|Publication number||US6033164 A|
|Application number||US 09/138,653|
|Publication date||Mar 7, 2000|
|Filing date||Aug 24, 1998|
|Priority date||Aug 24, 1998|
|Publication number||09138653, 138653, US 6033164 A, US 6033164A, US-A-6033164, US6033164 A, US6033164A|
|Inventors||Jerome L. Hoffman, Levon Peden|
|Original Assignee||Hoffman; Jerome L., Peden; Levon|
|Export Citation||BiBTeX, EndNote, RefMan|
|Patent Citations (4), Referenced by (11), Classifications (7), Legal Events (4)|
|External Links: USPTO, USPTO Assignment, Espacenet|
The cutting of keys normally requires a substantial piece of equipment with the result that keys cannot readily be duplicated on the spot. This results from the need for a power source to drive the cutting mechanism. It can readily be appreciated that there has long been a need for an accurate, affordable and portable key duplicating machine that is light in weight and can be easily transported to a place where a key is to be duplicated. To this end the cutting mechanism must be designed to use a readily available power source such as a portable electric motor with a fitting to receive and drive a cutter shaft. The key cutting device should be compact enough to fit into a toolbox. In essence, it has long been the wish of those in the key making business to be able to bring the duplicator to the key, and not to bring the key to the duplicator.
In accordance with the present invention there is provided a compact, portable, accurate key duplicator which is light in weight and can be placed in a toolbox for easy transport The key cutter assembly is designed to use as a power source a portable electric motor such as an electric drill which includes a chuck mechanism to receive the cutter shaft to drive the cutter blade to accomplish the duplicating function. Thus the requirement of a power supply can be readily met. The need for the large somewhat bulky key cutting mechanism with a self-contained power source is overcome and the highly desirable result of being able to duplicate a key on the spot and instantly is readily available and solves a problem that has long plagued the industry.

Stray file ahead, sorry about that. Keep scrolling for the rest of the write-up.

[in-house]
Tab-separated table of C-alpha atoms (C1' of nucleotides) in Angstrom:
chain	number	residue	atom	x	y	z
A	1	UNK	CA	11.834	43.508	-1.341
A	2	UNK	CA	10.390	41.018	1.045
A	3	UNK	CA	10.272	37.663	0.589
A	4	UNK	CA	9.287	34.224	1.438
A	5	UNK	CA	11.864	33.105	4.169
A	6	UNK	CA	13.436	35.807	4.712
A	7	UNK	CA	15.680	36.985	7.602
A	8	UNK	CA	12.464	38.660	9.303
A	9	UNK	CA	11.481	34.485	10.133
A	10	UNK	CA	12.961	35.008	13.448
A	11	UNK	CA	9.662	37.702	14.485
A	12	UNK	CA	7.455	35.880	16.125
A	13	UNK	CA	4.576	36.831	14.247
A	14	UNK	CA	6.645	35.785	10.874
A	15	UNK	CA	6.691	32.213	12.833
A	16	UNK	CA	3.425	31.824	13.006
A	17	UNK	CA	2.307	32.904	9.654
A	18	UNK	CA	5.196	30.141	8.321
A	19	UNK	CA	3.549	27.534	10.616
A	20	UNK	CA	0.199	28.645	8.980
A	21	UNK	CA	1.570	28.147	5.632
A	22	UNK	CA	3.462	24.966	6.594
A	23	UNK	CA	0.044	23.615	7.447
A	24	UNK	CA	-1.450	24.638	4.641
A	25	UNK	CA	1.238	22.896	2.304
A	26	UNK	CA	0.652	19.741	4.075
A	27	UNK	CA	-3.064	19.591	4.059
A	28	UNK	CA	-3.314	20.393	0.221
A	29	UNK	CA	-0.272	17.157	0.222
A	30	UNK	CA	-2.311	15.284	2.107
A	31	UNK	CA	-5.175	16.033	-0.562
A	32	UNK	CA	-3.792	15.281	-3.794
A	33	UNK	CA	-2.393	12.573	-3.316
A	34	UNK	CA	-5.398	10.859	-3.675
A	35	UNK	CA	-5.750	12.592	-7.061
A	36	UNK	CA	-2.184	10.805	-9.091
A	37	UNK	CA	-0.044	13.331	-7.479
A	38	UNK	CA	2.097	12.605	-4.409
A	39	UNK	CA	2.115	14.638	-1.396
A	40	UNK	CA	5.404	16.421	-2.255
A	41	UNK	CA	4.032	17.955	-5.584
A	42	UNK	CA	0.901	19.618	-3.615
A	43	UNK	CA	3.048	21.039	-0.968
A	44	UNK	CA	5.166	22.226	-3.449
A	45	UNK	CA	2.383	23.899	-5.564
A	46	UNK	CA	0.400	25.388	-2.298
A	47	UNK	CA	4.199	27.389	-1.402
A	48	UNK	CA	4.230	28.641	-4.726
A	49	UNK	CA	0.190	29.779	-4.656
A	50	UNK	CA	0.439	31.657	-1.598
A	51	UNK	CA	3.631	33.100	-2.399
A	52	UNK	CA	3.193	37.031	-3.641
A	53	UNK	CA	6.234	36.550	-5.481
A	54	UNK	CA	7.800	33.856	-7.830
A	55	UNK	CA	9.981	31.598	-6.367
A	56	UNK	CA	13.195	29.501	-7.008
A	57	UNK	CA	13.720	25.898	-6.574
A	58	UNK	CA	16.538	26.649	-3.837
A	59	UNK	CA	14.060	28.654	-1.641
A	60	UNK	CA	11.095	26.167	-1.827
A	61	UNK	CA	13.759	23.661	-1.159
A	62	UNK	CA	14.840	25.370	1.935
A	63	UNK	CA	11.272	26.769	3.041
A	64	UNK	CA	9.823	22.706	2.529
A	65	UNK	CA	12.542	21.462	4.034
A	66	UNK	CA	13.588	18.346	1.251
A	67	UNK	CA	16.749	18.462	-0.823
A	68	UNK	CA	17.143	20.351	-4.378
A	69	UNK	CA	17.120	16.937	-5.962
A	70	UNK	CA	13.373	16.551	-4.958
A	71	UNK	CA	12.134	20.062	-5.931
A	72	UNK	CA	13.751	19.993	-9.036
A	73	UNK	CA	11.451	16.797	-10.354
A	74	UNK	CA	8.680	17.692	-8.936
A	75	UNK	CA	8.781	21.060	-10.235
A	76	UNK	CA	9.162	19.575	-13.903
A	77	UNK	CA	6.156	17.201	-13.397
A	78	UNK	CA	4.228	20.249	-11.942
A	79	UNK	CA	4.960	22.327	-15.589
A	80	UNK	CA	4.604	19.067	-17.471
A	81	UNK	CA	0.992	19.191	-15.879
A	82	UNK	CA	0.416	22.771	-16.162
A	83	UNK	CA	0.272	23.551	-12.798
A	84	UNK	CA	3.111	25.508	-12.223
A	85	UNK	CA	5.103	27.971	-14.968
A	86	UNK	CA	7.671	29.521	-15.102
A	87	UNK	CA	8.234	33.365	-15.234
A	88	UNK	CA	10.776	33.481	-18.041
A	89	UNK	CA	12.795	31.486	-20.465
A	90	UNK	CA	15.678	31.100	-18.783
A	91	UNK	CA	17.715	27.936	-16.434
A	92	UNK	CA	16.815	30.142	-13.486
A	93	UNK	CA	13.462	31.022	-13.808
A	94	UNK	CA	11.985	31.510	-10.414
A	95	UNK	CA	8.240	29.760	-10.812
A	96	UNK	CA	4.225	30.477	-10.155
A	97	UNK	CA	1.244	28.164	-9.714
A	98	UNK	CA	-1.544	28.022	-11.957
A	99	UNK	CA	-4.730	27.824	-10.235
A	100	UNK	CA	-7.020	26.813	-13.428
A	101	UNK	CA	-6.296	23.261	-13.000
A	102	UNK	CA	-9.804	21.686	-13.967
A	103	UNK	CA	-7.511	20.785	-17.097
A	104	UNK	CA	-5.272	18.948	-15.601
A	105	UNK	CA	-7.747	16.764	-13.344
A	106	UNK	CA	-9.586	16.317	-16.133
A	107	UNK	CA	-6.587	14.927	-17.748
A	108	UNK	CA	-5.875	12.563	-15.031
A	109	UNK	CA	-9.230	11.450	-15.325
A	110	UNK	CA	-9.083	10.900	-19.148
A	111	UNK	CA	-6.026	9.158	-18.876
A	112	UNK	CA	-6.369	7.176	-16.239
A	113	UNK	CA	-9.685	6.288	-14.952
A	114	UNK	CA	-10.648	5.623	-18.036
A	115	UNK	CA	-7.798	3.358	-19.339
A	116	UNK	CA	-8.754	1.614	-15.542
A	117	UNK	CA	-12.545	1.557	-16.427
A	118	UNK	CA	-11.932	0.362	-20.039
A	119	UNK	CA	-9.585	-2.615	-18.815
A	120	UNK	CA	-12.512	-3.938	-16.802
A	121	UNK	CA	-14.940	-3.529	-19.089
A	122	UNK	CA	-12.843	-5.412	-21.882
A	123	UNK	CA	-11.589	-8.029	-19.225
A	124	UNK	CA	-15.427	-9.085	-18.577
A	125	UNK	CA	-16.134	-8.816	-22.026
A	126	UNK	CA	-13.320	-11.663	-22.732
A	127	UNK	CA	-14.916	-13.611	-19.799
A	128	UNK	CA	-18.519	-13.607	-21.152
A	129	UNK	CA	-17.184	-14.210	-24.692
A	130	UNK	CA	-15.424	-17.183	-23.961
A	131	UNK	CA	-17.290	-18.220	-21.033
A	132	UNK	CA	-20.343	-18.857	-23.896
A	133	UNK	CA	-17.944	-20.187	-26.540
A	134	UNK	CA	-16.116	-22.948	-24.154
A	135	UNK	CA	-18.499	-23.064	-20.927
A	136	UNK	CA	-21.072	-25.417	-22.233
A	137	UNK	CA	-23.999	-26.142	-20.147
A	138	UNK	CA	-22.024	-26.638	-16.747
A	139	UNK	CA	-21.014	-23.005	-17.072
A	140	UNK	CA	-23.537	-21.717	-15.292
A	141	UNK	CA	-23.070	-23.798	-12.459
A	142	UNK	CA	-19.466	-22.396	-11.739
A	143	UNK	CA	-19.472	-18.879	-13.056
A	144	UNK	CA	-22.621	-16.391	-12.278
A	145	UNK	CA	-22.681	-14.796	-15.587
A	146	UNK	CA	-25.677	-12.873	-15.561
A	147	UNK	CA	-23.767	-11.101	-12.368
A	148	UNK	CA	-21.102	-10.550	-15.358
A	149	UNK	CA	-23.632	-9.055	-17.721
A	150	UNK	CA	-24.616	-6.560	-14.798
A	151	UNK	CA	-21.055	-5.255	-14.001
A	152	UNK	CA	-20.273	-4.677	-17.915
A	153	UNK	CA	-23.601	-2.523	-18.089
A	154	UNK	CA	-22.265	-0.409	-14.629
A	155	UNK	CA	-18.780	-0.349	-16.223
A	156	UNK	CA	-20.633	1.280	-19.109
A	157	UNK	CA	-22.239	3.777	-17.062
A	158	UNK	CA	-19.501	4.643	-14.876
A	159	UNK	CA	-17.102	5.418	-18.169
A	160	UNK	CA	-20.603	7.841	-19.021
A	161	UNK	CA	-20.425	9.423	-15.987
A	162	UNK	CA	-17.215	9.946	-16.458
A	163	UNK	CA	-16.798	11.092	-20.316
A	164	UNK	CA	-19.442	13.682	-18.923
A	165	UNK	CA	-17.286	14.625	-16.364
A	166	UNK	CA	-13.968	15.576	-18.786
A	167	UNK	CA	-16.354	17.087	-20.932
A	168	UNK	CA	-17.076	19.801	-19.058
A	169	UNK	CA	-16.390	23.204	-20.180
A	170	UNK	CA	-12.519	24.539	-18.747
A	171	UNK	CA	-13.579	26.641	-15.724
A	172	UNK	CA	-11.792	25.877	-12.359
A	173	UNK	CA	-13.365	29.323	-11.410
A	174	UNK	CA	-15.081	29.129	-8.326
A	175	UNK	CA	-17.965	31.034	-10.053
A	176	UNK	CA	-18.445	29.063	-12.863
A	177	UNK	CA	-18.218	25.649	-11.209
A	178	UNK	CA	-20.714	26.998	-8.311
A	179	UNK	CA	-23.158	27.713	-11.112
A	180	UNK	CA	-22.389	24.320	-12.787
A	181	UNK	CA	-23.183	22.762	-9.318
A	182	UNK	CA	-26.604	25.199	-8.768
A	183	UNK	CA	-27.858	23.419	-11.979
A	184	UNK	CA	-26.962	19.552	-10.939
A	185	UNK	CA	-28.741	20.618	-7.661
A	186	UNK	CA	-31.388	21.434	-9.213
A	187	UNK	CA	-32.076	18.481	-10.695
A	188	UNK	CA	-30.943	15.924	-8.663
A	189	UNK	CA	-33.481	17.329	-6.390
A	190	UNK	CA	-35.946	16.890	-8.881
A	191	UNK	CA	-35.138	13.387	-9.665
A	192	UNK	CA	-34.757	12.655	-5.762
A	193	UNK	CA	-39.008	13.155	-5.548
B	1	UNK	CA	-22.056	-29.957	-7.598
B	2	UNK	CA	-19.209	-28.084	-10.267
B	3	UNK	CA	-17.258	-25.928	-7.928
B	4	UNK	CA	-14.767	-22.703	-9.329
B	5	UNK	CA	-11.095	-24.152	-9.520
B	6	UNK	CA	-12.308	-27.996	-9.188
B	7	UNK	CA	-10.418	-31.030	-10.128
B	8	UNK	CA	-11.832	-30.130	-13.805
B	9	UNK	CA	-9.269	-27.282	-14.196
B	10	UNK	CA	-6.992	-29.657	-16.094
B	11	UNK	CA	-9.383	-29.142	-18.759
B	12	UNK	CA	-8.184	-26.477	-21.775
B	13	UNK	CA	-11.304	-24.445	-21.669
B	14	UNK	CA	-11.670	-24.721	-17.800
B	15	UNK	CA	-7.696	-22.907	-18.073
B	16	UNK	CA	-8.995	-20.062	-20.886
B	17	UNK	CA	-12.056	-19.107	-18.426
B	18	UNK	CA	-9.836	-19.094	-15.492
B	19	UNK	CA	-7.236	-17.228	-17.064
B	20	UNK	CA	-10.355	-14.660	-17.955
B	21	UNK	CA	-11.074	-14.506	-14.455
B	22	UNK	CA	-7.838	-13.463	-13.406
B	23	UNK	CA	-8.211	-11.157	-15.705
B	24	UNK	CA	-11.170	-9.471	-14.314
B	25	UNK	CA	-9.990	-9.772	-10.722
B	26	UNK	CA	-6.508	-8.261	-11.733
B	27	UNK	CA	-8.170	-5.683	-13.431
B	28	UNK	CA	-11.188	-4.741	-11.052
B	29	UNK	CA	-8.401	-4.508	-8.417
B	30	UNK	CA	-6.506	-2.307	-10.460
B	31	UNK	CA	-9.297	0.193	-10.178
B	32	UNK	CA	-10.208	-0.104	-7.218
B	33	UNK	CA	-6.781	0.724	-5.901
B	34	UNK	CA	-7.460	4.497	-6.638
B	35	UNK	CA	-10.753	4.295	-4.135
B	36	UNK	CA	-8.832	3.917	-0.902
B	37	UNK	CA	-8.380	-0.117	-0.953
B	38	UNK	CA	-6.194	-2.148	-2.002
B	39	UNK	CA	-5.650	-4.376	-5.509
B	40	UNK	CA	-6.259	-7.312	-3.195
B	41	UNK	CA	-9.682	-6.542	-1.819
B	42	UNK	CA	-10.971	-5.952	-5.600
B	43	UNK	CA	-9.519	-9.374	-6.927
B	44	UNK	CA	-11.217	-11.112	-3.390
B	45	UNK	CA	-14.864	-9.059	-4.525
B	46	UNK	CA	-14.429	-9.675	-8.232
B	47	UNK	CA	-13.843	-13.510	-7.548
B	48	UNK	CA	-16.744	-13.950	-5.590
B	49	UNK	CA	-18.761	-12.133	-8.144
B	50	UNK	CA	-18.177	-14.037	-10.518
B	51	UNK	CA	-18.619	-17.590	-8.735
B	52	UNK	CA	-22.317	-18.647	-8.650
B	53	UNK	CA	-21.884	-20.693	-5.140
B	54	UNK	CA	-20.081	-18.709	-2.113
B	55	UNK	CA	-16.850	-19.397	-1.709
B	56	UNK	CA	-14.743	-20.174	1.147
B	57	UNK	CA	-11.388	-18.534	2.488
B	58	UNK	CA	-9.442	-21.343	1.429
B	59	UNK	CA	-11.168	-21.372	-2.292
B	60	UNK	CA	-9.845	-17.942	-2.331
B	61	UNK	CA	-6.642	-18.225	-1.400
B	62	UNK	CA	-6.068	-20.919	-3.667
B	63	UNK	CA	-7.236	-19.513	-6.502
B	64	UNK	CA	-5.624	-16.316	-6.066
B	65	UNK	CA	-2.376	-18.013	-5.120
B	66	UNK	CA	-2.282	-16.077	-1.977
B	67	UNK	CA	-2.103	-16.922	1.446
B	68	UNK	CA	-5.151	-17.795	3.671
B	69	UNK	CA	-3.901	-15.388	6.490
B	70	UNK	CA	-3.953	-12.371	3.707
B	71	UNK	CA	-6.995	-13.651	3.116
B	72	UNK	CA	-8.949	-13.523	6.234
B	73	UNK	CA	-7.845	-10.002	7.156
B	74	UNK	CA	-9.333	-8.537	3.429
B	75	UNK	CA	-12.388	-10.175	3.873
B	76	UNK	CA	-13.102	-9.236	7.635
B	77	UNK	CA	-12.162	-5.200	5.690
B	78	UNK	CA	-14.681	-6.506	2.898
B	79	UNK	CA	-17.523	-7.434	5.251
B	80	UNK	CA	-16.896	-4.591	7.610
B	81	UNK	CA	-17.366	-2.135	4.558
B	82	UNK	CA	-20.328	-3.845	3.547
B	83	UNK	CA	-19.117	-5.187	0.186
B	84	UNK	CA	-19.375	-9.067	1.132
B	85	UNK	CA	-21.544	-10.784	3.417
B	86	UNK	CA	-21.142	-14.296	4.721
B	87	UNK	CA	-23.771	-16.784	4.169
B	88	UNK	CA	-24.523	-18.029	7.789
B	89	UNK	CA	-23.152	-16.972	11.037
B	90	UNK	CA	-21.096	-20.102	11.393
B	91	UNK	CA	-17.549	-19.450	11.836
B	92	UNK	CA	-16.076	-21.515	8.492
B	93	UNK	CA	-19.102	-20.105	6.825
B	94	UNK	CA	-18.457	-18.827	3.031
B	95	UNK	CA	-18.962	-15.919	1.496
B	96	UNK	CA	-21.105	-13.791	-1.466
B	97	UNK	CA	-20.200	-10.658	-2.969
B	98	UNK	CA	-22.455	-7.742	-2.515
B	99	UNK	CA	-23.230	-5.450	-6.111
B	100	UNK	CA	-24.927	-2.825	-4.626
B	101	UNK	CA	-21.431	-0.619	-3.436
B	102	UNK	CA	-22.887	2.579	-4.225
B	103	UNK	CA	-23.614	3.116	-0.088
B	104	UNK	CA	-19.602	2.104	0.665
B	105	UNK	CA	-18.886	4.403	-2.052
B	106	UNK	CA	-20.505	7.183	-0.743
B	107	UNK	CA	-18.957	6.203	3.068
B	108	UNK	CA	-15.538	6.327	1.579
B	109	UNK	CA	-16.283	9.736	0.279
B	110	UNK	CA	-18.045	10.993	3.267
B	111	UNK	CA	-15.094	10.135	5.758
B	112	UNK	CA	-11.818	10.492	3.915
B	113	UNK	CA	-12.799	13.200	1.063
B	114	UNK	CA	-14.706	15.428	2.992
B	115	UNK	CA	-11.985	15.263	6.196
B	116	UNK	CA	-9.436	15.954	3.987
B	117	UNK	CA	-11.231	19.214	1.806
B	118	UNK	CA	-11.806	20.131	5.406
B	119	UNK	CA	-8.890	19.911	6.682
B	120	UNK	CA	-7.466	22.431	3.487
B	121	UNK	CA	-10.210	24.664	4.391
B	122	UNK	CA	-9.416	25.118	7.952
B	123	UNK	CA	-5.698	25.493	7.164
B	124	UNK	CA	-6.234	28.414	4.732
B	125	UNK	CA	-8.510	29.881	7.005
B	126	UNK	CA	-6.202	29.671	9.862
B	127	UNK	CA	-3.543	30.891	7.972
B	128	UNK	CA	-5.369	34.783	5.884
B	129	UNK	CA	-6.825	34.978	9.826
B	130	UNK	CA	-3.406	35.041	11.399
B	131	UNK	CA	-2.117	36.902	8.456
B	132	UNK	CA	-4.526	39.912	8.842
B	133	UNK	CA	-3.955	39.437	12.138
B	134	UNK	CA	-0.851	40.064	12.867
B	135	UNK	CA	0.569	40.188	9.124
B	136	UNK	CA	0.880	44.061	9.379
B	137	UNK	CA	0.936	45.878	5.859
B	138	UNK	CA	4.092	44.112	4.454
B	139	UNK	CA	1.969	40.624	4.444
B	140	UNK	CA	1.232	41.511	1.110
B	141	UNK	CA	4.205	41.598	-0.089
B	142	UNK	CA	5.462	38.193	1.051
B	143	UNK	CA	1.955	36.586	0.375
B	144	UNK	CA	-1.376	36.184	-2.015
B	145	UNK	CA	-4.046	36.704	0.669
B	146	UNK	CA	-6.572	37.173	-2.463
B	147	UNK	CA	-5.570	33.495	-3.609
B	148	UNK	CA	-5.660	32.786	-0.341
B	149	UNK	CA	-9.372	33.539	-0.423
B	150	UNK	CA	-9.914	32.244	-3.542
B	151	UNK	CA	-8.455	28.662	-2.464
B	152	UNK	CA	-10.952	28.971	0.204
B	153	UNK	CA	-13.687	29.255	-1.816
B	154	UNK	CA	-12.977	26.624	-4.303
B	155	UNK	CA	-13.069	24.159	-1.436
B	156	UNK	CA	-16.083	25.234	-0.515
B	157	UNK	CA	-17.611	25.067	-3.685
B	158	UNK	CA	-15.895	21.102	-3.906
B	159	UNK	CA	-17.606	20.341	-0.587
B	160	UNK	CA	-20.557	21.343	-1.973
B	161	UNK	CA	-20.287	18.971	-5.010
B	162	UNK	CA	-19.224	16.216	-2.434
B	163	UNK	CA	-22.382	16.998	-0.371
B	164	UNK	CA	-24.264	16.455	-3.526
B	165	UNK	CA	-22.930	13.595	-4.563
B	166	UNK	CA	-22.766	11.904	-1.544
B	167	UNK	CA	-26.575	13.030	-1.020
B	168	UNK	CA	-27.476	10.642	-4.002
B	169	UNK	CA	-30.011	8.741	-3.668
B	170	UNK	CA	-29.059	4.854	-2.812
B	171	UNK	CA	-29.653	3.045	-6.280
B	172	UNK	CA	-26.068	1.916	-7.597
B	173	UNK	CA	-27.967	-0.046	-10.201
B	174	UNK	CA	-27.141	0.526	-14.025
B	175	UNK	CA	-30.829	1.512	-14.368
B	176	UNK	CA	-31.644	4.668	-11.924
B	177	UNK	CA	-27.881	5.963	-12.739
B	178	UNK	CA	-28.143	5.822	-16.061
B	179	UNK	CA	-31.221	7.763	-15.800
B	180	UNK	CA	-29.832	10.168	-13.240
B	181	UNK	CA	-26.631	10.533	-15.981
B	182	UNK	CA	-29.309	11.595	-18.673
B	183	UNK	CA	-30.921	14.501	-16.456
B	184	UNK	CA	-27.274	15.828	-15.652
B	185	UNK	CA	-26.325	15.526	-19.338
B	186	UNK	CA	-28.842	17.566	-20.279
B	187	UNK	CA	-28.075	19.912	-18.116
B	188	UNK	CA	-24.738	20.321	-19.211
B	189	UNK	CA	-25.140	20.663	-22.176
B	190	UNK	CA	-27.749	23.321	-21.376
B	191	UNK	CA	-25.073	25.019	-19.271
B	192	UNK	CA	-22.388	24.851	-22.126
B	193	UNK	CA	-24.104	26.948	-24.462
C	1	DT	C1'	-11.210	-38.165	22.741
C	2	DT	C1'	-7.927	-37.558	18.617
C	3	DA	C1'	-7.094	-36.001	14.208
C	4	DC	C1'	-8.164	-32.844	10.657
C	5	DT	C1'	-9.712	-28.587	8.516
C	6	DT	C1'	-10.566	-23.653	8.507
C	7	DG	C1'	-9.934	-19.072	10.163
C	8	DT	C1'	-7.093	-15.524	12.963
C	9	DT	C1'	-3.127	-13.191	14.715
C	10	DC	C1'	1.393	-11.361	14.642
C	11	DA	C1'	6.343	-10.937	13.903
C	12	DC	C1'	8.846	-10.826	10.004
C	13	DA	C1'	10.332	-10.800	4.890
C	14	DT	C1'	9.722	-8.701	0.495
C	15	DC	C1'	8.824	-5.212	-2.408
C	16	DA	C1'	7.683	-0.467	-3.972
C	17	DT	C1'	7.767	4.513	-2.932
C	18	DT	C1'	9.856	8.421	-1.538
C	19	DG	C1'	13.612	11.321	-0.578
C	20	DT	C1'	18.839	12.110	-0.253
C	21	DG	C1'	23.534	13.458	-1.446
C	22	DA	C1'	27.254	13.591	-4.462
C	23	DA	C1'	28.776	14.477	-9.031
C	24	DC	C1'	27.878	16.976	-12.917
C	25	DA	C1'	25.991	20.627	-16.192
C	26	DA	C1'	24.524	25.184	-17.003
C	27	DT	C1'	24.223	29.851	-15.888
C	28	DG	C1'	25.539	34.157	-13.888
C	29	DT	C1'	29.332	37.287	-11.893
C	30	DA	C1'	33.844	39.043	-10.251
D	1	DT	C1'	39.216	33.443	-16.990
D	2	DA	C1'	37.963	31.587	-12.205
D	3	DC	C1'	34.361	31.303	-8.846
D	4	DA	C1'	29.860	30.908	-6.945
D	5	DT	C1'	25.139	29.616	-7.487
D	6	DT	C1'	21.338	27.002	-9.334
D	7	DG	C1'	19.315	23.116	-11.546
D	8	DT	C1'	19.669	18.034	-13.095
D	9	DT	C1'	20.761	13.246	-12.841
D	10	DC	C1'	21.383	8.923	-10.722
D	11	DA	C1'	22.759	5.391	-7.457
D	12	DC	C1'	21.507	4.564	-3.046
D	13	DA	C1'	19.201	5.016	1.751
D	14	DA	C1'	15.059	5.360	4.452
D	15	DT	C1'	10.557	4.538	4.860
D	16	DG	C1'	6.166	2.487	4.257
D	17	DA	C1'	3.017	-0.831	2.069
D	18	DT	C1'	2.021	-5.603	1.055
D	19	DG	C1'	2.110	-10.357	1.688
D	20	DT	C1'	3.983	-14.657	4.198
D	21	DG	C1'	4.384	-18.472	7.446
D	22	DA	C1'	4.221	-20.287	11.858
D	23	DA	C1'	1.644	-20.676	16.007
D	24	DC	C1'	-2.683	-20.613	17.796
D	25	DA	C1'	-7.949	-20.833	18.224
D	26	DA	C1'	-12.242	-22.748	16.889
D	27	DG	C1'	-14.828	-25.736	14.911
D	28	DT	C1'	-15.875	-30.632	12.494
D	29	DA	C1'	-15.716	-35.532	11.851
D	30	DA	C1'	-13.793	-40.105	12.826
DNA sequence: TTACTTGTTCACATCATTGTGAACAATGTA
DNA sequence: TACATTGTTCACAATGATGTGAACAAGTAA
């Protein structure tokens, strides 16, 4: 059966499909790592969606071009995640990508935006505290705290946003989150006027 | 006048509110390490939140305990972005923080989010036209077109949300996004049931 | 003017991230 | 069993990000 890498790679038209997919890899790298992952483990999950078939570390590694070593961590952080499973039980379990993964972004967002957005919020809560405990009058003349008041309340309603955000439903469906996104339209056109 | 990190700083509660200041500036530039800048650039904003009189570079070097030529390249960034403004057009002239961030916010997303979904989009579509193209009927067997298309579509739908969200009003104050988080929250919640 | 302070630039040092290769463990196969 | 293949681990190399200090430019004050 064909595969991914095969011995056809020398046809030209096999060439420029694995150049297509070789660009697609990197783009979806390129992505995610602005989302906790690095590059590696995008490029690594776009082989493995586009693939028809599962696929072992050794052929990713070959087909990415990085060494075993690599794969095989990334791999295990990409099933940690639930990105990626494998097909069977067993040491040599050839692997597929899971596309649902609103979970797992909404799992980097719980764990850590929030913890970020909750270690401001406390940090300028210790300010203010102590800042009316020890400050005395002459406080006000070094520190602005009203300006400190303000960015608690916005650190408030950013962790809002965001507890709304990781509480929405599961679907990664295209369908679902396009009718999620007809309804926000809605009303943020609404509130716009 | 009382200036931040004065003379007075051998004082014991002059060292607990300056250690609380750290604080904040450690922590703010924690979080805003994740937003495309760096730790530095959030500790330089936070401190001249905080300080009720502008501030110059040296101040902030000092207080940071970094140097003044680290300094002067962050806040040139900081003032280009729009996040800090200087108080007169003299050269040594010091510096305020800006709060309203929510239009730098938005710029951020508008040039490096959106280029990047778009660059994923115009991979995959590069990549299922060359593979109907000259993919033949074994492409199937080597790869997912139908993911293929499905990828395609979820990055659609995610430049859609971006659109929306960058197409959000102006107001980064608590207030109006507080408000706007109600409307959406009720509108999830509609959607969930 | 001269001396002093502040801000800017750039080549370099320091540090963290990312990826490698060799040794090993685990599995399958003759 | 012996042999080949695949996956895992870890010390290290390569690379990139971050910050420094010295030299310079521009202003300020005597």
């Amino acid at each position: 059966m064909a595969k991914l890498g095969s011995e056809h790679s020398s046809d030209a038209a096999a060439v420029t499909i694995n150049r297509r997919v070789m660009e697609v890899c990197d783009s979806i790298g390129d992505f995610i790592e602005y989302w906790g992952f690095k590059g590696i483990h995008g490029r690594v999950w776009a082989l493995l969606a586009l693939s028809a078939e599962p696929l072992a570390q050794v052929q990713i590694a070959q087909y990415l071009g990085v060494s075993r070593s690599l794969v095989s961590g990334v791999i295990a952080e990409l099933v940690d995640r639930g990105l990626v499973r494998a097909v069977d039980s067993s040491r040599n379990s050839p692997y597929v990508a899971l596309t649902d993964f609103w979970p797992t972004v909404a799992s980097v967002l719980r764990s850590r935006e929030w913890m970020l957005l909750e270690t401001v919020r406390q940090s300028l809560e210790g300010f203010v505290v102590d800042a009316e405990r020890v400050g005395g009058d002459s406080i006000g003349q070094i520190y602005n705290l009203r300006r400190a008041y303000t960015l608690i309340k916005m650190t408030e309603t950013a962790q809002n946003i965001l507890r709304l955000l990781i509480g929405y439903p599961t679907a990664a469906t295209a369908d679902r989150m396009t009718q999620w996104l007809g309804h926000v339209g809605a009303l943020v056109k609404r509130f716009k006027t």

It is of course necessary that the key being duplicated and the key blank be positively locked in place to insure accuracy and to this end there is provided a novel clamping mechanism that readily can be adjusted to handle a variety of keys and can accurately and positively lock the key and key blank in position.
In the present invention the portable key cutting mechanism consists of a support plate to which is secured a cutter housing assembly in which the cutter blade is located. This cutter blade is driven by a cutter shaft that extends outwardly of the housing and is adapted to be connected to the chuck of a power drill or other suitable power source.
In addition, the cutter housing has located in the upper portion thereof a longitudinally adjustable tracer point that is used to conform the cutting action of the key blank to the key being duplicated. The key and the key blank to duplicate the key is clamped in vertically spaced relationship into a carriage assembly that is separate from and slidably movable on the support plate during the cutting action. During setup the key and key blank are clamped in position and are located in their proper relative position by key gauges. The carriage is then moved into position relative to the tracer point and cutter so that when the key cutting action is to occur the carriage is merely moved on the platform in the well known manner by having the tracer point following the pattern of the key being duplicated. During this action the cutting blade located below the tracer point will be doing the requisite cutting action. If it is desired, the support can be secured to a counter top or bench. The upper surface of the support is smooth to enable accurate movement of the carriage assembly relative to the support platform.